The difference between factual, professional and expert witnesses is explained in the RCVS guide. You will need to provide factual evidence of your observations, actions and conversations. All this needs to be recorded accurately and as soon as possible after the event. Rain-spattered notes go down well in court and events tend to crowd out memory so don’t postpone making records. The outcome of the case depends on them. You can get someone else to do the writing while you are examining the animals. 

It is essential to identify all the animals involved, each animal needs an individual number that is easily read on its photographs and correlates with the written records. Little details like tying up the tail to show skinny buttocks, or having someone’s hand spanning the gap between them can be used to emphasise a problem.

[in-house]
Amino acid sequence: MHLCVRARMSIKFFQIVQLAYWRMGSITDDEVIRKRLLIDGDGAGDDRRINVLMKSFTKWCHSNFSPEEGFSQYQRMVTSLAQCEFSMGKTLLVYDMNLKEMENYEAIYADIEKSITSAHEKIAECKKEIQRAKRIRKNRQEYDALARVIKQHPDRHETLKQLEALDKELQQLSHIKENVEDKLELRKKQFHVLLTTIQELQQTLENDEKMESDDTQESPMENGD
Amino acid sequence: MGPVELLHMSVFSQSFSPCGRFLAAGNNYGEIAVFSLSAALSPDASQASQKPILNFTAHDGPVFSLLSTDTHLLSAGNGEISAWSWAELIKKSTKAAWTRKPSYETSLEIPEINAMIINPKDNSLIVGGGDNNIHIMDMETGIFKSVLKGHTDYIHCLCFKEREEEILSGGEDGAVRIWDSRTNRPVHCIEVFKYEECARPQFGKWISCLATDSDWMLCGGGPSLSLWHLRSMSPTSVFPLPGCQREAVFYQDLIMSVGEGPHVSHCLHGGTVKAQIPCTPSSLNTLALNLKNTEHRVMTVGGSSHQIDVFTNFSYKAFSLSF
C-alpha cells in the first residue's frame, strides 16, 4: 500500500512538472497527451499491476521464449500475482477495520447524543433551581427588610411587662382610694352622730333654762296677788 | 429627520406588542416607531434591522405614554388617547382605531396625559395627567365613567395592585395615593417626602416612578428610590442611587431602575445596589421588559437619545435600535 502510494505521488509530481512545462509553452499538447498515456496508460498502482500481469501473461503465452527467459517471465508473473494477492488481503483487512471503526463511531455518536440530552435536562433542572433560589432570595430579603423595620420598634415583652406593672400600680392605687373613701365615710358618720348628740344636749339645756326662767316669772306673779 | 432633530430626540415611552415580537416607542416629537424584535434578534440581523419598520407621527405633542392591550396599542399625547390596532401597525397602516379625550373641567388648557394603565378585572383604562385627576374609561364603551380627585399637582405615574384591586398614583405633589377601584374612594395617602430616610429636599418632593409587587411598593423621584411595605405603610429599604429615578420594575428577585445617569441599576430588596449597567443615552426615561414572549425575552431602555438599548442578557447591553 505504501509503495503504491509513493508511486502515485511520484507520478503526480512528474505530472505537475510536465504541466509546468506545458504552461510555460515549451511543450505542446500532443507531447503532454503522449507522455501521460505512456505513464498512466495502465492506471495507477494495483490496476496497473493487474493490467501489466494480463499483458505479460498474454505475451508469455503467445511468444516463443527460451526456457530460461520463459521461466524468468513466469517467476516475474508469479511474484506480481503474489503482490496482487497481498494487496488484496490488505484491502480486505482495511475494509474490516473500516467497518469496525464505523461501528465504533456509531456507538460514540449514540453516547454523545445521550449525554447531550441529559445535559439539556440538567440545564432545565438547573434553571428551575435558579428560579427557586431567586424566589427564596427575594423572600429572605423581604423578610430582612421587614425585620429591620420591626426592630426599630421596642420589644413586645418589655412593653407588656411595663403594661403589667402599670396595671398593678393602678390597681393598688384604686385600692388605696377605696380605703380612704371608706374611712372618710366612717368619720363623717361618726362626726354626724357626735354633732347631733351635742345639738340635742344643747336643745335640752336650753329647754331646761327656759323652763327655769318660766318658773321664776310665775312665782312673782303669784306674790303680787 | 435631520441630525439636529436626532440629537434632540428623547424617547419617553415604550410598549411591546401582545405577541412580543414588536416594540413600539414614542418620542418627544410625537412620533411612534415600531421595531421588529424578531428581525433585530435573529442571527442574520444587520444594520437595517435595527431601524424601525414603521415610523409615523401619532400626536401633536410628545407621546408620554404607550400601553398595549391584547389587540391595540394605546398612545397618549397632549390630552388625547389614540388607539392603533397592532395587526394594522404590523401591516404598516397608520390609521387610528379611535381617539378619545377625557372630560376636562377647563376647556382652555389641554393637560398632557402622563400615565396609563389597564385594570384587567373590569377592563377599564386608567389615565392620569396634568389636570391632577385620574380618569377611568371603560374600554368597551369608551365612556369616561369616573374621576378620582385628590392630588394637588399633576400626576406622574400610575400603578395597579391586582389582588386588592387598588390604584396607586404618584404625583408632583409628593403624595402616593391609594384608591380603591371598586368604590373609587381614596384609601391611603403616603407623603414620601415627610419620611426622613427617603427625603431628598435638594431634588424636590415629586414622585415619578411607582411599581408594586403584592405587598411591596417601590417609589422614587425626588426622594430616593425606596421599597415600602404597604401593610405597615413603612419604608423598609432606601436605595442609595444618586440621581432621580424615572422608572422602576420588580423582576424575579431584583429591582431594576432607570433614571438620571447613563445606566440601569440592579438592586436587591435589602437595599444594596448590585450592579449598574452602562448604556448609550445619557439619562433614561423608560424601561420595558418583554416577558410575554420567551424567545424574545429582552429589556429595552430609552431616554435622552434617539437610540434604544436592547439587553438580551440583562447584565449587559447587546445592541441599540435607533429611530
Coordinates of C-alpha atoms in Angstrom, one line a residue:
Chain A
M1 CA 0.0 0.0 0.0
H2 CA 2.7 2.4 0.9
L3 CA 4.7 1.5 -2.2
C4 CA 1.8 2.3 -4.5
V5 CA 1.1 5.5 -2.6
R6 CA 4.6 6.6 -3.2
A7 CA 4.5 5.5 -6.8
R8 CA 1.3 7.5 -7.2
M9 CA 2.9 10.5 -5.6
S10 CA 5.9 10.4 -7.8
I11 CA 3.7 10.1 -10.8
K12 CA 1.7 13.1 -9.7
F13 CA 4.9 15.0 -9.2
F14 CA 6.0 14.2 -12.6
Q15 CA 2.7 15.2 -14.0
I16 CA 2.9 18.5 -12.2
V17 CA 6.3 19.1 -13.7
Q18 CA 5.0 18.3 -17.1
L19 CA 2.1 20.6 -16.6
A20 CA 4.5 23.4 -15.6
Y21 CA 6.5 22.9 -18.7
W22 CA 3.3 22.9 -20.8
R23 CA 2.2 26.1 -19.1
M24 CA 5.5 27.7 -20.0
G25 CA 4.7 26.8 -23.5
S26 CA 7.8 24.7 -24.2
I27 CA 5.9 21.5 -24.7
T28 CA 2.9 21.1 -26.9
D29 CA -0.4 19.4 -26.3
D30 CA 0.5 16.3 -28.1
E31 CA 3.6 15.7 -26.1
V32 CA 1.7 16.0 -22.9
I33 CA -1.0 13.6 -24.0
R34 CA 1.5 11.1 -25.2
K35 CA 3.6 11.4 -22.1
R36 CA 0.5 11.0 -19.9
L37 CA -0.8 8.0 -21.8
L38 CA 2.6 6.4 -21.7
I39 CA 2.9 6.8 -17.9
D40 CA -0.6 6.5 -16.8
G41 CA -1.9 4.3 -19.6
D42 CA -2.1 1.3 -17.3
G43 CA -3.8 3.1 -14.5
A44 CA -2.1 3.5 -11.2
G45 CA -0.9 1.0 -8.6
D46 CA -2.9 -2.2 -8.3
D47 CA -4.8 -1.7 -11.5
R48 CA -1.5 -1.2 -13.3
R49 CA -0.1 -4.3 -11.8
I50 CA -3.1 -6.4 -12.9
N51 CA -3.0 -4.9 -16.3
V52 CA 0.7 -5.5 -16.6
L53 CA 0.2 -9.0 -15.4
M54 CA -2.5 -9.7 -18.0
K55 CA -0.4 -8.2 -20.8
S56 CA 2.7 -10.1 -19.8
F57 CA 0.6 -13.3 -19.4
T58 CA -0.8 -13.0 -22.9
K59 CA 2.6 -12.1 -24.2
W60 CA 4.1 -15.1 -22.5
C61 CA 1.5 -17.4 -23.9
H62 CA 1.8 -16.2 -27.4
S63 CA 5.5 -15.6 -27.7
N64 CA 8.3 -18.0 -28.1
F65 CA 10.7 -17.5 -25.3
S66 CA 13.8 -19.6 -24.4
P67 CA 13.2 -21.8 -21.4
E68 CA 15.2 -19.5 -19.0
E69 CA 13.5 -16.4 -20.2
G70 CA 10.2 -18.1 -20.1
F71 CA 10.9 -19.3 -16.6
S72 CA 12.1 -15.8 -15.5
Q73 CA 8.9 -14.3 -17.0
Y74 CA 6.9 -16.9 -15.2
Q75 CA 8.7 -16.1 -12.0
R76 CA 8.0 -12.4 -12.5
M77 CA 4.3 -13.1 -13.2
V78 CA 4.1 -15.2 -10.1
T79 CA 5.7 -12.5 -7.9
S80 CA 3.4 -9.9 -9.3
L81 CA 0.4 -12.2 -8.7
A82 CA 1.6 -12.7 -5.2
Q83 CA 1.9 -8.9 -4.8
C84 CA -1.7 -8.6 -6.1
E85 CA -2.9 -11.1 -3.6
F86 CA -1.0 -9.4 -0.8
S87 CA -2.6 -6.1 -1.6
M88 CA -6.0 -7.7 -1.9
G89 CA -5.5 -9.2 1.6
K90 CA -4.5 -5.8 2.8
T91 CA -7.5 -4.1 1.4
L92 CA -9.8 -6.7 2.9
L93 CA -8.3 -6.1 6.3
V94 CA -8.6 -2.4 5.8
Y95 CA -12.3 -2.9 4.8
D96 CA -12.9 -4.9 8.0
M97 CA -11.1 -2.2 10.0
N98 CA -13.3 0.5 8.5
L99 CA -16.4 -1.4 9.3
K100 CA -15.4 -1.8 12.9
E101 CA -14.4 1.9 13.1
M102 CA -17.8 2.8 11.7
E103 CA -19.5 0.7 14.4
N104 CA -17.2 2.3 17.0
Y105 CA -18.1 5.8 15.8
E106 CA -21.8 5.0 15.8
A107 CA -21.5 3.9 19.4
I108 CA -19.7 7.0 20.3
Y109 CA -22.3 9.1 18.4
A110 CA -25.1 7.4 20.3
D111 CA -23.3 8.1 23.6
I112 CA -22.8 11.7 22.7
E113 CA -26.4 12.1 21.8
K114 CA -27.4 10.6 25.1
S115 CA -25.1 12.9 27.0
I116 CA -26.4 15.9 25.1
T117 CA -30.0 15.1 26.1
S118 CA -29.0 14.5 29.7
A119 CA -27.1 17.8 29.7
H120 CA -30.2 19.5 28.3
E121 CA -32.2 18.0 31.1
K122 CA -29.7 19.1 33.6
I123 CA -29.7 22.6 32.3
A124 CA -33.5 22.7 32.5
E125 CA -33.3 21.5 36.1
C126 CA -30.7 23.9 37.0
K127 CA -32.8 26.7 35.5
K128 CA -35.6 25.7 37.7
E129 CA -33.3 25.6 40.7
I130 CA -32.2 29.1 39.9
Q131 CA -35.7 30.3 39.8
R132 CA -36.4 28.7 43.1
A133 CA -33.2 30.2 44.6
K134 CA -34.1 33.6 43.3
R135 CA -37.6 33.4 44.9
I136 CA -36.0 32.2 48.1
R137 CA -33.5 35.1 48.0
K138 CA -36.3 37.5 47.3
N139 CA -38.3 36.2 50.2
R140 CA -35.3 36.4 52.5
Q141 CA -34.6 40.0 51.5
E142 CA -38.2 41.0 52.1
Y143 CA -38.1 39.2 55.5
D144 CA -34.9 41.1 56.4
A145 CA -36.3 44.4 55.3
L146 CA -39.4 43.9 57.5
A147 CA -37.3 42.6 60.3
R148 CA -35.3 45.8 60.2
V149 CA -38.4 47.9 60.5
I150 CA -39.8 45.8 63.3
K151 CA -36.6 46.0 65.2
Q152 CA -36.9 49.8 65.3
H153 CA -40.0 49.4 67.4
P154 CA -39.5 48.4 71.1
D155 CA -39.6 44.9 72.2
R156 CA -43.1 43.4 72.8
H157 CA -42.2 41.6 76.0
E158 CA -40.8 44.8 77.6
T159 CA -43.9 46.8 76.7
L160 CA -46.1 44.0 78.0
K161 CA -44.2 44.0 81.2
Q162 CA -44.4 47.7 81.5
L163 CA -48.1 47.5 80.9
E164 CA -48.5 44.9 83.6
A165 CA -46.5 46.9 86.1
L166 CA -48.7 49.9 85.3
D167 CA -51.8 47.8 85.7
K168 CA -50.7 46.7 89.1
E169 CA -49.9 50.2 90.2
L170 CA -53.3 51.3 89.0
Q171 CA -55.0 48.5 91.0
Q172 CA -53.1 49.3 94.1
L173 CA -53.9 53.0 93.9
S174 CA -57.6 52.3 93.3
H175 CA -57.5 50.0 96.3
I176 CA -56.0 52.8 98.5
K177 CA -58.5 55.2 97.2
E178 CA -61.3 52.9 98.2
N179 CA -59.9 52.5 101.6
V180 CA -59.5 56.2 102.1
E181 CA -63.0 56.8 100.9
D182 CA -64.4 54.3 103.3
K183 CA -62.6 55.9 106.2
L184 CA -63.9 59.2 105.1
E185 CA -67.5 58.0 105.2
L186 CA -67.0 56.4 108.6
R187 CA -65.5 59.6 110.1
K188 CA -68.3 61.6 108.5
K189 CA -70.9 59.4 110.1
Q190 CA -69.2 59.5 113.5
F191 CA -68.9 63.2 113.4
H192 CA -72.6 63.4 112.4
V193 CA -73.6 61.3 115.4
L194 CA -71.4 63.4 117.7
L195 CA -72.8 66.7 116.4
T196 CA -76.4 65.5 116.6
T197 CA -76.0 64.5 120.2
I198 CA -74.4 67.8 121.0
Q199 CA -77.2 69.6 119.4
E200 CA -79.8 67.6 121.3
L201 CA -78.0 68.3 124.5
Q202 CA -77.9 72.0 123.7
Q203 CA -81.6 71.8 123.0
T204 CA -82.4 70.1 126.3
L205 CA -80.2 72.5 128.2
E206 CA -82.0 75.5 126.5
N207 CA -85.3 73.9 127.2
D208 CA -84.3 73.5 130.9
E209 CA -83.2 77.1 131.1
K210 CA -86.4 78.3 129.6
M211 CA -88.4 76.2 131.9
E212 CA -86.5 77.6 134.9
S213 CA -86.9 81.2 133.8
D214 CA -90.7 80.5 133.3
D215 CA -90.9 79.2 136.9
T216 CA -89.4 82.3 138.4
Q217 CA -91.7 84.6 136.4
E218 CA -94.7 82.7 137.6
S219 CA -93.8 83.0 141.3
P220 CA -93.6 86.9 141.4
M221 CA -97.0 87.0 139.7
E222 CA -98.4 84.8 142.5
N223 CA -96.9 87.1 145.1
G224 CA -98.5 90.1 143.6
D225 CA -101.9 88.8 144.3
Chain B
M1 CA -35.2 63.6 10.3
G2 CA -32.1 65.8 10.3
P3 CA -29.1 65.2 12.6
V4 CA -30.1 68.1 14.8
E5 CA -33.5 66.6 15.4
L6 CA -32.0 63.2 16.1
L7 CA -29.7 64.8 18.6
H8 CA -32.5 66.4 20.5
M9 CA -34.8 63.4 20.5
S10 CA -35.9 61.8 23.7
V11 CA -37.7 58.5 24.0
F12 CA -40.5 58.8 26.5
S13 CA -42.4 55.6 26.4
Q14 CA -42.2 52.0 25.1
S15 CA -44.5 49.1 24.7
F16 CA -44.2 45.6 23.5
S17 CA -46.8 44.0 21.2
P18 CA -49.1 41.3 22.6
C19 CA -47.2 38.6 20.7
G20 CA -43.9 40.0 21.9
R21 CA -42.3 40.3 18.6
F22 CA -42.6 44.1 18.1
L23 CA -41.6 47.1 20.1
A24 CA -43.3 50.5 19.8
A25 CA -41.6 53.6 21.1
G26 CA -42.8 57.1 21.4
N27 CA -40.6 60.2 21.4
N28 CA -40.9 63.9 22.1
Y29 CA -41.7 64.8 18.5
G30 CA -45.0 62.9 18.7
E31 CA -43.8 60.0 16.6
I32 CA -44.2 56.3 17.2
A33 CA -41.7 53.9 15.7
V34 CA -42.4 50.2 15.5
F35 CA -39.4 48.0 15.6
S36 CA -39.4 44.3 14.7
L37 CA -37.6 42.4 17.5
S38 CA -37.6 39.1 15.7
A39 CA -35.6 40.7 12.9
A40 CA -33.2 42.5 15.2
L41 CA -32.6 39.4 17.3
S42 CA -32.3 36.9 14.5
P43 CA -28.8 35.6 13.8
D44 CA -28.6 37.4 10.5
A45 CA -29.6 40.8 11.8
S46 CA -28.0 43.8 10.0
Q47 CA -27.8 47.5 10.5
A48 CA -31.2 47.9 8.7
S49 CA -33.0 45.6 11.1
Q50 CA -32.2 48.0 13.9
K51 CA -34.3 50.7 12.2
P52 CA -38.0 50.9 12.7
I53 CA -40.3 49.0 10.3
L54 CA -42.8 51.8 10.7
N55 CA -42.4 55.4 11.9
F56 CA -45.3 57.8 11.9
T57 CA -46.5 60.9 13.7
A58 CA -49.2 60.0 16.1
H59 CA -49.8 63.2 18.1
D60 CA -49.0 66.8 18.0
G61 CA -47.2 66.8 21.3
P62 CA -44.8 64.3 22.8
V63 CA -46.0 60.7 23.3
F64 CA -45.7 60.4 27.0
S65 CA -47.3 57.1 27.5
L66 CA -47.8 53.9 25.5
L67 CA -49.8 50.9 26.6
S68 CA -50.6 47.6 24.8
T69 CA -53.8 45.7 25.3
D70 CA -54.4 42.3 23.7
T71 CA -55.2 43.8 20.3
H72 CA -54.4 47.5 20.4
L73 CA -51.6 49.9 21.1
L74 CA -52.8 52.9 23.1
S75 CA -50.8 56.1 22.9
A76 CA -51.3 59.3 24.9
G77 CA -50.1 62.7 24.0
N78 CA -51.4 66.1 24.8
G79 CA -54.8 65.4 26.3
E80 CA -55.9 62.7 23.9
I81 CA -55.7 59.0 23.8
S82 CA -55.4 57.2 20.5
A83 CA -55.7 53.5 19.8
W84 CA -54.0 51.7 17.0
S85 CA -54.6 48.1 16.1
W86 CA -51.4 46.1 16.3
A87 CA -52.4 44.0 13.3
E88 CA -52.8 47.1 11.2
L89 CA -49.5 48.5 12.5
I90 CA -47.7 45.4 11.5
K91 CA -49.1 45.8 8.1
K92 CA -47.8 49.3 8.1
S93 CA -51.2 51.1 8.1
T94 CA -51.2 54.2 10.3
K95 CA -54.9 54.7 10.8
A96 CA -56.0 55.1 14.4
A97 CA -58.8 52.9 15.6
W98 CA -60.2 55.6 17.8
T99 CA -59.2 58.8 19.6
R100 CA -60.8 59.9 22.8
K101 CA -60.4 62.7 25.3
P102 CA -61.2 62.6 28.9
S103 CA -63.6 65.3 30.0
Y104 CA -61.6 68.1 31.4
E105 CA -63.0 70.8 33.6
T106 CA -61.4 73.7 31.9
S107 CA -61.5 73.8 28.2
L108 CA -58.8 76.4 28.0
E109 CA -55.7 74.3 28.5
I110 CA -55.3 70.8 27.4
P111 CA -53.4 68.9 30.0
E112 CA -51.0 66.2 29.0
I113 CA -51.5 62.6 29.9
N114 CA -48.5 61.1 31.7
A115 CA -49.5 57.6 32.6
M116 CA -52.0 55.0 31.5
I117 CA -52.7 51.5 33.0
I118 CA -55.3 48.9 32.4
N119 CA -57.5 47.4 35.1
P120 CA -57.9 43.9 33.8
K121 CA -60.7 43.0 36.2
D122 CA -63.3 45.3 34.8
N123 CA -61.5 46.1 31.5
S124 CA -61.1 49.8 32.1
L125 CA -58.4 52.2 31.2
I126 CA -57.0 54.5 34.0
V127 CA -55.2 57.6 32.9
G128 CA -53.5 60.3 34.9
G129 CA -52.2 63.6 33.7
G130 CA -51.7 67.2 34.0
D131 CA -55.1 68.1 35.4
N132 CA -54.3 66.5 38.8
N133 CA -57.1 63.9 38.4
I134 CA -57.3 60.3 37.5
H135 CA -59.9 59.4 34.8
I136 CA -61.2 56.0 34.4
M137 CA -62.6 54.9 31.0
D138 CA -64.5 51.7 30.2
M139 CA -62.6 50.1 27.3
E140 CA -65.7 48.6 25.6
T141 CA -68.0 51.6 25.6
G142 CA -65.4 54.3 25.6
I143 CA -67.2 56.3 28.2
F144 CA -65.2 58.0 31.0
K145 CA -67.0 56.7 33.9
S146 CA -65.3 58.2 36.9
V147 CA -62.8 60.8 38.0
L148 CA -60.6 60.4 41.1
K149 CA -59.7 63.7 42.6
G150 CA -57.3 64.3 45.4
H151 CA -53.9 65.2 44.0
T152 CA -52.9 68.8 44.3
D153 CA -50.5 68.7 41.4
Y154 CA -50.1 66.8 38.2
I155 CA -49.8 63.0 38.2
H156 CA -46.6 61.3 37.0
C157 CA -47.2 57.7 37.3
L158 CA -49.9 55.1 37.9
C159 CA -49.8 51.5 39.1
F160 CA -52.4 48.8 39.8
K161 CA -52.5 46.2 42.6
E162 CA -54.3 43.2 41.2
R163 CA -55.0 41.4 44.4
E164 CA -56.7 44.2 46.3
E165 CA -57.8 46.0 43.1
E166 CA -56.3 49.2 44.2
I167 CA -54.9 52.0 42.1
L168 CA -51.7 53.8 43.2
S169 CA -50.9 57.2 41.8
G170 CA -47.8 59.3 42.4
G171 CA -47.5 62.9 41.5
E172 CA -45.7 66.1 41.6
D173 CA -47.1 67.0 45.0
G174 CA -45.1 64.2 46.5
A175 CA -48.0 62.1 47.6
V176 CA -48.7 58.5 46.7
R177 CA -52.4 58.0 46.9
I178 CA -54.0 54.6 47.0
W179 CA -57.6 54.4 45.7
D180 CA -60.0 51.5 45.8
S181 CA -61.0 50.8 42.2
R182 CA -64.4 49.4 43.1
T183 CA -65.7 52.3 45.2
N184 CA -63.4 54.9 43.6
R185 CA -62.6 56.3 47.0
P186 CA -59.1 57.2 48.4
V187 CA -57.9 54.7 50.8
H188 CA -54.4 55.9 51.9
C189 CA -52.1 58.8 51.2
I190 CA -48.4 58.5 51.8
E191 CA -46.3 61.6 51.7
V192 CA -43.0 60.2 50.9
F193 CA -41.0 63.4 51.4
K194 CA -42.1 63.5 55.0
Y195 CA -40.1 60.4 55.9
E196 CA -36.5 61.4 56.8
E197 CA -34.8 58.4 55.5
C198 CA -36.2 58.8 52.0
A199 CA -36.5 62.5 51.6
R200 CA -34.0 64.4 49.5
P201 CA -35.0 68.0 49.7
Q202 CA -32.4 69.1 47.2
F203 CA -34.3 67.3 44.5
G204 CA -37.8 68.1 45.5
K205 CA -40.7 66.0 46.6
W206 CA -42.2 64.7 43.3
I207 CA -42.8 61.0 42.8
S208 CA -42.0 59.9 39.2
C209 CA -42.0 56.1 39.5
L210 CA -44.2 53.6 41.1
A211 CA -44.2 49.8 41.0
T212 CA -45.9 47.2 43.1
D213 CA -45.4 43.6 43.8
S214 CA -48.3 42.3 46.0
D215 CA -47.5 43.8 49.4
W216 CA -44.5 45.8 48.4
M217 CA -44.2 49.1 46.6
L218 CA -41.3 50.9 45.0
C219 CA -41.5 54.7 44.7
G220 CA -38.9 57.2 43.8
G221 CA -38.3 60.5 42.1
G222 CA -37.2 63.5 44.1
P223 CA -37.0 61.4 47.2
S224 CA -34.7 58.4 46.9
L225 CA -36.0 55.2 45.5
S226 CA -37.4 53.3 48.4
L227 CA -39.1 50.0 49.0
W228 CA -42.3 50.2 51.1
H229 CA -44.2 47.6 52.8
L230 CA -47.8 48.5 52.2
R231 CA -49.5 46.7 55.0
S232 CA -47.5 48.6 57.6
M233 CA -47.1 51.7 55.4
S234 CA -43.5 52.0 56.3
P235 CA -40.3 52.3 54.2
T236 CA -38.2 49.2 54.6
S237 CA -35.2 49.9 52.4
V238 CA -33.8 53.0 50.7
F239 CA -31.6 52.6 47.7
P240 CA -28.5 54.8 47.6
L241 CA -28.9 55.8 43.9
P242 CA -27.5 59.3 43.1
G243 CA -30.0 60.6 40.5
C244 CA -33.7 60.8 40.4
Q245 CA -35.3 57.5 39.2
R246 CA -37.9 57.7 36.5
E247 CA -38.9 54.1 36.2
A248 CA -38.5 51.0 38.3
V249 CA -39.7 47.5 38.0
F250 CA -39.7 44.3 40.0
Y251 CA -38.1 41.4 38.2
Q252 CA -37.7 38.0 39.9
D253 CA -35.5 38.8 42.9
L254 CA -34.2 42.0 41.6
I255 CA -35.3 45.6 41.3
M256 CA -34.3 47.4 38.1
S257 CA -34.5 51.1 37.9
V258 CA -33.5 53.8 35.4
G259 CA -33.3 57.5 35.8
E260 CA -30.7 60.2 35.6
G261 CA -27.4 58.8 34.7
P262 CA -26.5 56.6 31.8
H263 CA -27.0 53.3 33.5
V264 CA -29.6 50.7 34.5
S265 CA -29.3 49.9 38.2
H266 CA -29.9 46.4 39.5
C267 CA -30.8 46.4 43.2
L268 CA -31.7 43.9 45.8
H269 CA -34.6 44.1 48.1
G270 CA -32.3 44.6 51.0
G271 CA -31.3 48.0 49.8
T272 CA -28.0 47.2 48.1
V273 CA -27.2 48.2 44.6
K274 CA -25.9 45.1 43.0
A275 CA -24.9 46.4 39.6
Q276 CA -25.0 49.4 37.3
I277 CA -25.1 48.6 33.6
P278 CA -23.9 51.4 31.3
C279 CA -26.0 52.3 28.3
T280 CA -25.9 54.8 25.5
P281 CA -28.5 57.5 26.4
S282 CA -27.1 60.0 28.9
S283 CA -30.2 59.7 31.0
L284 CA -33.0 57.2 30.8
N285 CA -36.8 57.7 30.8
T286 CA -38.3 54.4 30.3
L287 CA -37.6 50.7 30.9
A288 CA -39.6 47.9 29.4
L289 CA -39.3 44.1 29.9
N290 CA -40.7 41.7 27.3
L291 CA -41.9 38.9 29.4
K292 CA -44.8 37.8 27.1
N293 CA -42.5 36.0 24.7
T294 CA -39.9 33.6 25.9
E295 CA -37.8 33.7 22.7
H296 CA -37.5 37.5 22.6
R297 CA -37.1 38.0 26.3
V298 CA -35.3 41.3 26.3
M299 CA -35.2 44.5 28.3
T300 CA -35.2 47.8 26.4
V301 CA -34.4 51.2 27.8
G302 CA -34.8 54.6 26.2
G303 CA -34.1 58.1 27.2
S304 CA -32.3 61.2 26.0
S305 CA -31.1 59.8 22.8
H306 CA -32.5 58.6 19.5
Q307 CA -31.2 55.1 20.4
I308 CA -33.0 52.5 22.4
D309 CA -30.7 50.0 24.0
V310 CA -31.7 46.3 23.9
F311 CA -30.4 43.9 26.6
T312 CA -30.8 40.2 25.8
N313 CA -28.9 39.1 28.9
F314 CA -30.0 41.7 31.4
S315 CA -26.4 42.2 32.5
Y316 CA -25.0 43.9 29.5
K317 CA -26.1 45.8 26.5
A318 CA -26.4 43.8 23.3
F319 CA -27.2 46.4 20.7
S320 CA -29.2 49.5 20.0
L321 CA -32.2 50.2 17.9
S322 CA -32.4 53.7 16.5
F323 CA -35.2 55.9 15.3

Every animal must be given a thorough clinical examination which is fully recorded; for example, you need to record temperature, pulse rate and respiratory rate. Recorded details are the stuff of success. 

You will be cross-examined by the defendant’s solicitor whose expertise is honed to making the witness look inadequate and unprofessional. This is where experience helps but sound clinical procedures, backed up by detailed accurate records will withstand questioning. 

Credentials queried 

You may be asked to provide expert opinion evidence and then the defence will query your credentials. This should not be seen as a personal attack, it’s just technique! 

So, planning involves the legal background. The RCVS is very helpful in providing support, as are colleagues. At the scene it is useful to plan a course of action, keep cool and give it plenty of time. Co-operation with the police and the welfare organisation personnel is essential: they can provide excellent guidance and they have plenty of experience.